To validate this method, 22 batches of other Chinese patent medicines containing American ginseng, Asia ginseng and notoginseng were tested. The results showed that the primer pair 4F/4R was very specific to Panax species. The PCR and sequencing success rate was 100%. No Asian ginseng adulterates were found in 1 batch of Xiyangsheng pills, 2 batches of Xiyangsheng tablets and 2 batches of Xiyangsheng capsules from different manufacturers. They were all found be made with genuine American ginseng. Most Chinese patent medicines contain different types of species. For example, Dieda pills contain 24 ingredients, including Notoginseng (Sanqi), Angelicae Sinensis Radix (Danggui), Paeoniae Radix Alba (Baishao), Paeoniae Radix Rubra (Chishao), Persicae Semen (Taoren), Carthami Flos (Honghua), Draconis Sanguis (Xuejie), Siphonostegiae Herba (Beiliujinu), Drynariae Rhizoma (Gusuibu), Dipsaci Radix (Xuduan), Sappan Lignum (Sumu), Moutan Cortex (Mudanpi), Olibanum (Ruxiang), Myrrha (Moyao), Curcumae Longae Rhizoma (Jianghuang), Sparganii Rhizoma (Sanleng), Saposhnikoviae Radix (Fangfeng), Melo Semen (Tianguazi), Aurantii Fructus Immaturus (Zhishi), Platycodonis Radix (Jiegeng), Glycyrrhizae Radix et Rhizoma (Gancao), Akebiae Caulis (Mutong), Pyritum (Zirantong), and Eupolyphaga Steleophaga (Tubiechong). The primer pair 4F/4R could specifically amplify the sequence of notoginseng from this Chinese patent medicine. Direct sequencing of the PCR products showed very clean traces. Another example is the Qipi pill. Except for Asian ginseng, there are 10 ingredients in this Chinese patent medicine, and the 4F/4R primer pair also specifically amplified the sequence of this Asian ginseng. Thus, the 4F/4R primer pair exhibited specificity for ginseng products.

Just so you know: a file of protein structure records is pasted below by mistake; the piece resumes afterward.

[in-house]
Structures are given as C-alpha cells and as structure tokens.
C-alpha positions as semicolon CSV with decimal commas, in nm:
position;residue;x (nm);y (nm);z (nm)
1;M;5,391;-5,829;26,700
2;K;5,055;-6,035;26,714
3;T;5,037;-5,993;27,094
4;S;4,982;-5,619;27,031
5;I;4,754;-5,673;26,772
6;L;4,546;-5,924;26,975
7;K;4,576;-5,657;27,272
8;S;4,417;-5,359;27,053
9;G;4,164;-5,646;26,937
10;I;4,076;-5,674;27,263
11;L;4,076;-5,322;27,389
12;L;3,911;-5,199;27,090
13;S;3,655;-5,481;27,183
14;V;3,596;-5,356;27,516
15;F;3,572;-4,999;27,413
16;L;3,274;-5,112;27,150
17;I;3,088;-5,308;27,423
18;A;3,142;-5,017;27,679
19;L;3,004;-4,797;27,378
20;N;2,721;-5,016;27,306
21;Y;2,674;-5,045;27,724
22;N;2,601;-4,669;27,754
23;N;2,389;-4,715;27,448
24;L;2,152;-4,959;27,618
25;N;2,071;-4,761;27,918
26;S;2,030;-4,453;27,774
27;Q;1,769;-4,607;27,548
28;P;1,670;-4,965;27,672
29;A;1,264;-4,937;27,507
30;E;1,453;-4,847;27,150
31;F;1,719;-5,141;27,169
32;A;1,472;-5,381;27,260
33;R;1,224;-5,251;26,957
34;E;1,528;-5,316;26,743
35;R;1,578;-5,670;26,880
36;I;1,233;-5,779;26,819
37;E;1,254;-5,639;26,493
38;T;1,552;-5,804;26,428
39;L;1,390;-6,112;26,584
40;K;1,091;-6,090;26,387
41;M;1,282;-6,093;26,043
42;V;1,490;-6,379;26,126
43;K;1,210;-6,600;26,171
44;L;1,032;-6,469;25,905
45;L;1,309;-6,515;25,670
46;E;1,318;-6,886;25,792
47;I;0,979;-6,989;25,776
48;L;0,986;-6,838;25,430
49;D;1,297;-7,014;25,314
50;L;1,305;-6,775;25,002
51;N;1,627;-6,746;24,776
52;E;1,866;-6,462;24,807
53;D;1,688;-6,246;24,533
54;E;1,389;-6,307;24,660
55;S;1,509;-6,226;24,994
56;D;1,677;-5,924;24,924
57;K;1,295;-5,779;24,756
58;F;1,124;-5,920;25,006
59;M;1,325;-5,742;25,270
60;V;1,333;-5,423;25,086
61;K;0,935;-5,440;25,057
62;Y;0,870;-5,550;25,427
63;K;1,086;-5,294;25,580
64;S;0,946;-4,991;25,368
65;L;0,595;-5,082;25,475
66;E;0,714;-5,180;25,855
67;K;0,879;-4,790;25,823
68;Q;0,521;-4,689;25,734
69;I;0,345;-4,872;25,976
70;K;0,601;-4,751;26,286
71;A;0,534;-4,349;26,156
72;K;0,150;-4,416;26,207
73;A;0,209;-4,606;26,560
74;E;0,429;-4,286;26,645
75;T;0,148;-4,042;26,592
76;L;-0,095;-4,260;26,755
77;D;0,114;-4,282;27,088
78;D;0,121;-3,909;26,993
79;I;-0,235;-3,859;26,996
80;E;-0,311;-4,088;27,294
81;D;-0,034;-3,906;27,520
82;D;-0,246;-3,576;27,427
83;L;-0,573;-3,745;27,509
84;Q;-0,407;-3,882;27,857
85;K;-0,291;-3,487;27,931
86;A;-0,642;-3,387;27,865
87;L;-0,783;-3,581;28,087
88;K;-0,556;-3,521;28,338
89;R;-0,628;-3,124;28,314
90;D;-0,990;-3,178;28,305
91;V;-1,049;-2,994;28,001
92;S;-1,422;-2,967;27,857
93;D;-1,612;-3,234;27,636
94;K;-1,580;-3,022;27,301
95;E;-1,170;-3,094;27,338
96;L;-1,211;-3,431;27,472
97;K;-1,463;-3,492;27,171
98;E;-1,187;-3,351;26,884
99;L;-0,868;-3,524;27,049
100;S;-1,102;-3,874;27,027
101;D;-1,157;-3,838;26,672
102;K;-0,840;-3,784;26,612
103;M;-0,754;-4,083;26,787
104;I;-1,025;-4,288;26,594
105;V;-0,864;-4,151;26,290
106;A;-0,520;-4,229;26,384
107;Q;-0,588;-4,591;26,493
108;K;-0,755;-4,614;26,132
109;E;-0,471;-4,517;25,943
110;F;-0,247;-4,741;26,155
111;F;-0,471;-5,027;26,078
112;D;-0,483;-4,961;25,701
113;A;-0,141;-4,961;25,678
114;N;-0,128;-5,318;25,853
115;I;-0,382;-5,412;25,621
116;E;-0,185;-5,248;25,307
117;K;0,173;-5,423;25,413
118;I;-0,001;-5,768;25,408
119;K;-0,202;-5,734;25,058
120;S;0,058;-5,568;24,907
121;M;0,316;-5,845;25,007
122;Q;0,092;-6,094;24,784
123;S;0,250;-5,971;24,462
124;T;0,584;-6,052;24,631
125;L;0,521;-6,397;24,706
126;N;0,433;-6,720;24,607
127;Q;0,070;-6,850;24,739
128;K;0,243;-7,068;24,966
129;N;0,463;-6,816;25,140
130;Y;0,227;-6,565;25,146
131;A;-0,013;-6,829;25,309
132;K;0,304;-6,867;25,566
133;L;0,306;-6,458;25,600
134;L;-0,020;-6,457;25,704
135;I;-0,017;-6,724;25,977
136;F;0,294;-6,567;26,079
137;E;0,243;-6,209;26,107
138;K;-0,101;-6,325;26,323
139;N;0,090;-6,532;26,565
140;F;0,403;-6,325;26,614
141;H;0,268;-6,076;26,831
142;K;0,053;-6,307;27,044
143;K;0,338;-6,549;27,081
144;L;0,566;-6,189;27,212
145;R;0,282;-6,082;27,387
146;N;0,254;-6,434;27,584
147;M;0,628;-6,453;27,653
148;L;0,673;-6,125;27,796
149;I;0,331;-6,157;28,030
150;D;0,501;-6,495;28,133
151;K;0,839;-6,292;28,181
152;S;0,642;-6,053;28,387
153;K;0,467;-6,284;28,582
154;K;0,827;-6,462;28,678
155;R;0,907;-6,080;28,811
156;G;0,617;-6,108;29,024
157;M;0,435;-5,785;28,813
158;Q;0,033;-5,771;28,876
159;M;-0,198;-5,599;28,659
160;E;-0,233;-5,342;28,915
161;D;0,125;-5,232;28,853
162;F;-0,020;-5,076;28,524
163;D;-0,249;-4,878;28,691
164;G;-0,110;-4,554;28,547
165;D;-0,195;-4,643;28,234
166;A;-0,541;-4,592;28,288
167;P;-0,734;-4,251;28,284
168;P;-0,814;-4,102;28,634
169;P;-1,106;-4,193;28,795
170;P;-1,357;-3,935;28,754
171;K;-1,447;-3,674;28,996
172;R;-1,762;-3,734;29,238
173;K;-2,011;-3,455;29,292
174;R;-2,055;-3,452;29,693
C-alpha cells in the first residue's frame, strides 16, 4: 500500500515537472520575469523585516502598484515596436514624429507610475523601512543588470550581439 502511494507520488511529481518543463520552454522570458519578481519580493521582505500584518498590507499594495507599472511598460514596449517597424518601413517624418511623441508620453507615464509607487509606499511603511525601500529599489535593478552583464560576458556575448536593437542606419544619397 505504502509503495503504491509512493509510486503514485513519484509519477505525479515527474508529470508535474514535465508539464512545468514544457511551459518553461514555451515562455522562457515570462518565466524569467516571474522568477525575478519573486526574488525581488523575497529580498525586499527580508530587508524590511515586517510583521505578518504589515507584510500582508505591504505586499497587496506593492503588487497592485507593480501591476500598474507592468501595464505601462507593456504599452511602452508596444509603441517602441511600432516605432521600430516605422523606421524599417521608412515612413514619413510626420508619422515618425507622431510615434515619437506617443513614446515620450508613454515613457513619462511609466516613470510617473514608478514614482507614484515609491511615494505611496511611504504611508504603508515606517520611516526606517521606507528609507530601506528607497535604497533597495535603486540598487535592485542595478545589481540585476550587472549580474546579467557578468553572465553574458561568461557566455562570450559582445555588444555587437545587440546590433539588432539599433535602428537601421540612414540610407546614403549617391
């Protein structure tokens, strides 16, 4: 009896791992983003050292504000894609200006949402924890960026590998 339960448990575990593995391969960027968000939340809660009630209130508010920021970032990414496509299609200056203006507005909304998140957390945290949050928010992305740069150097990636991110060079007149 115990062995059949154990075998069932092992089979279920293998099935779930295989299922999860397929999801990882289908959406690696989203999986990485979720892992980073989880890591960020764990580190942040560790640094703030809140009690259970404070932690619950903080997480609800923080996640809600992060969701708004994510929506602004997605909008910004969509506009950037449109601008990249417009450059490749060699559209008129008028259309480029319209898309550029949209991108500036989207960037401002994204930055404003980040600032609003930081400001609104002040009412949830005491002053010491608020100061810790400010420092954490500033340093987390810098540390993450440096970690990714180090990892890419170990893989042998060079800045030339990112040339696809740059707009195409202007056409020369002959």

By seeking the nucleotide signature developed in this study, 5 of 21 Chinese patent medicines labeled as containing Asian ginseng were found to contain American ginseng instead. These were 2 batches of Shenwu Jiannan capsules (HG08MT01, HG08MT02), 1 batch of Renshen Guipi pills (HG04MT01) and 2 batches of Qipi pills (HG02MT03, HG02MT05) from different manufacturers. The clean traces showed that there was no Asian ginseng detected in these five counterfeits. By analyzing the double peak at the SNP positions (Figure 5), 2 batches were found to be adulterated with American ginseng (HG02MT06, HG05MT02). The other 17 Chinese patent medicines that listed ginseng products as ingredients were found to match their labels.